EU Referendum Statistics

Sanity is not statistical.” The political rhetoric in the aftermath of the EU referendum in the United Kingdom has brought us closer to Orwell’s infamous state of Airstrip One then one could have possibly envisaged. Each side of the debate twists and turns the statistics and ‘facts’ to keep supporting their argument, while neither political party has yet managed to end the political stalemate in the country, which finds itself in a state of ‘post-truth democracy‘ that it slowly entered during the pre-referendum campaigns. All sides claim what can be best explained with the German word ‘Deutungshoheit’ (a form of prerogative of interpreting the numbers behind the result as the ultimate truth). The real truth perhaps is that there is no truth, and the deeper you delve into the results, the more complexity you find. So here are some more less-talked about findings that emerge when taking a second look at the EU referendum statistics.
As mentioned in my earlier piece on mapping the referendum outcome, of all those who were allowed to vote in this referendum, 13 million people did decide not to cast their vote, which – despite the higher than currently usual turnout – is a significant number that could have made a difference in the close outcome either way. Amongst those that voted the immediate picture that emerged from the polls published after the referendum was confusing. Several polls, such as those paid for by Lord Ashcroft and used for this analysis, agreed that the older people were those who were more likely to vote for Leave, while the youngest had the largest share voting for Remain. However, when taking the total electorate into account, and considering those who – according to SkyData – chose not to vote (or spoilt their ballot), this picture became far less clear than it first seemed:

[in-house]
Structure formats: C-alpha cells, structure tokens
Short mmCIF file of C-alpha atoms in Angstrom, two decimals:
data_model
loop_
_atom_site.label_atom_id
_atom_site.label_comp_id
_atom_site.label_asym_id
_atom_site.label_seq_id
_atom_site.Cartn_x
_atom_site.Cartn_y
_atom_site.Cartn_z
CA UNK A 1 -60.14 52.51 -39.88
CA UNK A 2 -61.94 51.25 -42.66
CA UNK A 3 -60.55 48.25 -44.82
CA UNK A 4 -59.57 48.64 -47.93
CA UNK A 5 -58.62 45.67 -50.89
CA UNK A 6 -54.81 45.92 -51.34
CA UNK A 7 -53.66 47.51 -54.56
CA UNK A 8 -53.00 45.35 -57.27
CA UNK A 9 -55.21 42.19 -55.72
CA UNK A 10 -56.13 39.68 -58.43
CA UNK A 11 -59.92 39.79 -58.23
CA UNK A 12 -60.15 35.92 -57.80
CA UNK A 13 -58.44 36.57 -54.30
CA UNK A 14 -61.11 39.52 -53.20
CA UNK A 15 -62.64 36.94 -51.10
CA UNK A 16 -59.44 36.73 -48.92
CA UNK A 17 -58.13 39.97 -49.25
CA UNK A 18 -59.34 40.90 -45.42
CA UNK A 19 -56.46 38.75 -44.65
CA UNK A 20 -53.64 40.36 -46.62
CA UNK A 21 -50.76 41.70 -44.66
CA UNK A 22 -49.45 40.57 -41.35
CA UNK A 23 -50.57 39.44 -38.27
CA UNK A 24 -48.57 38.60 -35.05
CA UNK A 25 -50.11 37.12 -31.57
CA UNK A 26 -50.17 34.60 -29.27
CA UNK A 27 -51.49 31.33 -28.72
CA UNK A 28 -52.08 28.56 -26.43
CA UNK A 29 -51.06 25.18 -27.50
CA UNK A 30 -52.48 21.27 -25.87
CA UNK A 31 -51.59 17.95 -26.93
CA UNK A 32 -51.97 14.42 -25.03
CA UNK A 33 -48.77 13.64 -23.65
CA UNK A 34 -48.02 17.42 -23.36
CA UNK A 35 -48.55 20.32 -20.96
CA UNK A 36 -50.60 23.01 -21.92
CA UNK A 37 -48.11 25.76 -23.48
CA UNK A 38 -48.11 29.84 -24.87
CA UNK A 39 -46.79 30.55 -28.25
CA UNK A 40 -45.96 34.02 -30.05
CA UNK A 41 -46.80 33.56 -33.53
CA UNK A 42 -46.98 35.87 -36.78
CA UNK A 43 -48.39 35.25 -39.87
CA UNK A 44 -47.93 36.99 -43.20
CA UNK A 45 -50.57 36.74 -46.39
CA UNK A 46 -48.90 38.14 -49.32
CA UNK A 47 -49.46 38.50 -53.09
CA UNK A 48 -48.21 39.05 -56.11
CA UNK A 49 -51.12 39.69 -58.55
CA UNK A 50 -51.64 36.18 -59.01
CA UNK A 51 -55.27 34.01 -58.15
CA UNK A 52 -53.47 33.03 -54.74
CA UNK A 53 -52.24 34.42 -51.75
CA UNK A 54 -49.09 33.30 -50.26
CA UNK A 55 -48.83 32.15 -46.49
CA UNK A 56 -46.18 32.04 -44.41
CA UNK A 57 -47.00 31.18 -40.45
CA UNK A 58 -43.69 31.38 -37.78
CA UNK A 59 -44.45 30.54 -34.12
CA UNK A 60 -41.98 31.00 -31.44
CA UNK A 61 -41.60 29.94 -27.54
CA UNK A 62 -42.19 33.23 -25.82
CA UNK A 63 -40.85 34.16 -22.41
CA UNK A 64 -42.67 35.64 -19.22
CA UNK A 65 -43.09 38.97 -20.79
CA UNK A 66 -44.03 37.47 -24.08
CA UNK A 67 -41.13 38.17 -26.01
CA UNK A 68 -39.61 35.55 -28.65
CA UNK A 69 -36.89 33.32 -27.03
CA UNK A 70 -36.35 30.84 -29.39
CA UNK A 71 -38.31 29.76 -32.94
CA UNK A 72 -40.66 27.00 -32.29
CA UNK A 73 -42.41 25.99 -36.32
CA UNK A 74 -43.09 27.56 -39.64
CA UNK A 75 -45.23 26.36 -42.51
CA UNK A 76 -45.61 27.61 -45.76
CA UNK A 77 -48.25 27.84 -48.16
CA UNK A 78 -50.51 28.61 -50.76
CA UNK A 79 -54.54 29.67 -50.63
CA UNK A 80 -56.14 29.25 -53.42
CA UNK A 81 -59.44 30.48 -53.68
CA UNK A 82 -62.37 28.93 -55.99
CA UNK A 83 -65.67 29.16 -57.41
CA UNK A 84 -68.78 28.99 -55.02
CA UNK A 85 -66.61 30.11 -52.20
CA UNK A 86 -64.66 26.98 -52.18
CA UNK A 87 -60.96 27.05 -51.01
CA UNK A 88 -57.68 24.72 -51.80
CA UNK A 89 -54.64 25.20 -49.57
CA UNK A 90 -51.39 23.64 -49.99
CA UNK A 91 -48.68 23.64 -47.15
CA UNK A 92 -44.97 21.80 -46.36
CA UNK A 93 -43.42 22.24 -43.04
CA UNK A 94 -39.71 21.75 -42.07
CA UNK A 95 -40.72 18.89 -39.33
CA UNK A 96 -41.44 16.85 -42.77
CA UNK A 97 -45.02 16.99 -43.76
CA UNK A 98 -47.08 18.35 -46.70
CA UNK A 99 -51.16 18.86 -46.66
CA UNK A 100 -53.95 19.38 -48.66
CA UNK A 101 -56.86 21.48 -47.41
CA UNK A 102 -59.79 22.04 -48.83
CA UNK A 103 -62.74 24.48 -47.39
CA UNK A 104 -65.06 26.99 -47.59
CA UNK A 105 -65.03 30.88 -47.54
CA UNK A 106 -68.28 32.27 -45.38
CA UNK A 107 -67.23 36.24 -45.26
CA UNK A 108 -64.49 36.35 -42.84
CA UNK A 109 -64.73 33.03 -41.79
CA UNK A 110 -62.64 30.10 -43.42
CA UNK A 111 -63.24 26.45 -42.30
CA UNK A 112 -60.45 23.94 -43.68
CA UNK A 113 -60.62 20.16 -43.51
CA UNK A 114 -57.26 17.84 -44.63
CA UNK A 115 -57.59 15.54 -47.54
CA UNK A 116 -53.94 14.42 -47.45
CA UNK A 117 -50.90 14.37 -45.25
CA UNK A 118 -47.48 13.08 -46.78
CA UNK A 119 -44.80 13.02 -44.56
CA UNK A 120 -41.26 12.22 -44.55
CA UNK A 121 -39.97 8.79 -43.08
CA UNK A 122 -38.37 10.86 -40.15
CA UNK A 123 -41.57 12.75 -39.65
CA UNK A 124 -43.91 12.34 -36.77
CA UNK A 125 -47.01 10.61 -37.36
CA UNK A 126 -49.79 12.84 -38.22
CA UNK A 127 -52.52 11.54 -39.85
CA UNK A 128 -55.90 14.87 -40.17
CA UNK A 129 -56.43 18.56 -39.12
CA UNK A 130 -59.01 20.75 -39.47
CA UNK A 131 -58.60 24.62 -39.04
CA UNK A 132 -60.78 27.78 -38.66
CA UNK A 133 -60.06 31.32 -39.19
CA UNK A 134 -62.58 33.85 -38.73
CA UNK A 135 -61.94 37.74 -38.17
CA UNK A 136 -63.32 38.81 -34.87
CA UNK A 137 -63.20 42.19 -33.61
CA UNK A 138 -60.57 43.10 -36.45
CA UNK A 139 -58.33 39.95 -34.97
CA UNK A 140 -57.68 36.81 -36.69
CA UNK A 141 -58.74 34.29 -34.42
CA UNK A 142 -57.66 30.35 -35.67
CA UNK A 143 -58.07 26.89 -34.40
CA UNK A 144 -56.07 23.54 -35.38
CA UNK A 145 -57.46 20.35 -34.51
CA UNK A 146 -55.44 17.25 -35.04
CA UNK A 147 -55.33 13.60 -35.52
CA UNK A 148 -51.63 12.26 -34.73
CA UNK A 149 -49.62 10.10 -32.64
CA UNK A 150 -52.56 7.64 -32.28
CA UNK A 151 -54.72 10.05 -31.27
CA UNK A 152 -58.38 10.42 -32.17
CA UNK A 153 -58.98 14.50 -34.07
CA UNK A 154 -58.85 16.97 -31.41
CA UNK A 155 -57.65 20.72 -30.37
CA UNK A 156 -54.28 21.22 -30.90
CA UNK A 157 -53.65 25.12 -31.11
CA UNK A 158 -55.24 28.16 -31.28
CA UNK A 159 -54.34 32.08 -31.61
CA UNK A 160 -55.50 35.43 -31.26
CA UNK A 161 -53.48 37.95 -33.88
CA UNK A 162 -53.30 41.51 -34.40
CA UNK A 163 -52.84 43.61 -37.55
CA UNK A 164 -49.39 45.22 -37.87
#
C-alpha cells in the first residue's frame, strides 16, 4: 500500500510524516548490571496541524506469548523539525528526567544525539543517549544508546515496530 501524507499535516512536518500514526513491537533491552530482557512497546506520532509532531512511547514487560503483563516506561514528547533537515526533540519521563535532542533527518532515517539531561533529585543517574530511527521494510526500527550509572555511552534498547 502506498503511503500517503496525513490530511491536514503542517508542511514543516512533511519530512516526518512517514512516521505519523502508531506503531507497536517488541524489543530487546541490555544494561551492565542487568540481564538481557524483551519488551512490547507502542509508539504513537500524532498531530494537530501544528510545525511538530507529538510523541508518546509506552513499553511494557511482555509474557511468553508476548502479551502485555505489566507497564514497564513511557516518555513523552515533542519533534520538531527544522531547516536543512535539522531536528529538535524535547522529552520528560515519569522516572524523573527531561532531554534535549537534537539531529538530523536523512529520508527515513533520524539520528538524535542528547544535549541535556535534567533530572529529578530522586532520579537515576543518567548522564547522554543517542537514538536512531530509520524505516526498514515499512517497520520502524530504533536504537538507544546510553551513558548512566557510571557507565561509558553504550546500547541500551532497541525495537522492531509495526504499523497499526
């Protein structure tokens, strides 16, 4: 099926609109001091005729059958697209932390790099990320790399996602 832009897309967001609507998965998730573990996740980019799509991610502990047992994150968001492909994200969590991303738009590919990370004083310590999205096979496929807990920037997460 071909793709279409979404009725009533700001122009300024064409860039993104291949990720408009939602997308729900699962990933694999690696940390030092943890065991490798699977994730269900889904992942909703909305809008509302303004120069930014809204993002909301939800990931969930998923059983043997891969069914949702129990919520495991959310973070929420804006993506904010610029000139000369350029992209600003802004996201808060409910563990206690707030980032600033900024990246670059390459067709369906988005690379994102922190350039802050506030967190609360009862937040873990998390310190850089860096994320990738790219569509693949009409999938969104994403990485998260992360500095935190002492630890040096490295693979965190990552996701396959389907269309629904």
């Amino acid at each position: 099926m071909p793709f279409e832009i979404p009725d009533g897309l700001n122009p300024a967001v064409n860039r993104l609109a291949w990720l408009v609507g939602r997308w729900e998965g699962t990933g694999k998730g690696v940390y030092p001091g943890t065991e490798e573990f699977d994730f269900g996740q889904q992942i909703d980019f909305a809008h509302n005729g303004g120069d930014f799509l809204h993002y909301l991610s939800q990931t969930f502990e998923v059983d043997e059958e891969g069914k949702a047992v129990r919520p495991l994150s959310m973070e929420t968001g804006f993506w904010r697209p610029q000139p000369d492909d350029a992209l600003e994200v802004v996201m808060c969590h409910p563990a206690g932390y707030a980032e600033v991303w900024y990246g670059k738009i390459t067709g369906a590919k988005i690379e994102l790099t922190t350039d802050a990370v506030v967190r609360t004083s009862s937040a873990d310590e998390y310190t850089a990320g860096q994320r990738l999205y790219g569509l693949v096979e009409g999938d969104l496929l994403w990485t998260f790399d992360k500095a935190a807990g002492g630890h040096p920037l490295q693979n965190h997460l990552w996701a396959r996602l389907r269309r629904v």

EU Referendum 2016 Statistics: Age groups

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The EU Referendum

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EU Referendum 2016 Cartogram
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The decision has been made: 17,410,742 people of the United Kingdom’s 65 million population voted for leaving the European Union. These are about 26.8% of the UK’s resident population, or 37.4% of the electorate in this EU referendum. It also equals 51.9% of the valid votes cast, official figures from the electoral commission. Continue reading

Asylum seekers in Europe

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1,321,560 persons have applied for asylum in the European Union in 2015 according to Eurostat. Eurostat defines an asylum applicant as “a person having submitted an application for international protection or having been included in such application as a family member during the reference period”. This is not the number of granted asylum claims, neither does it mean that this is a figure for first-time applicants but includes all claims having been made in that year.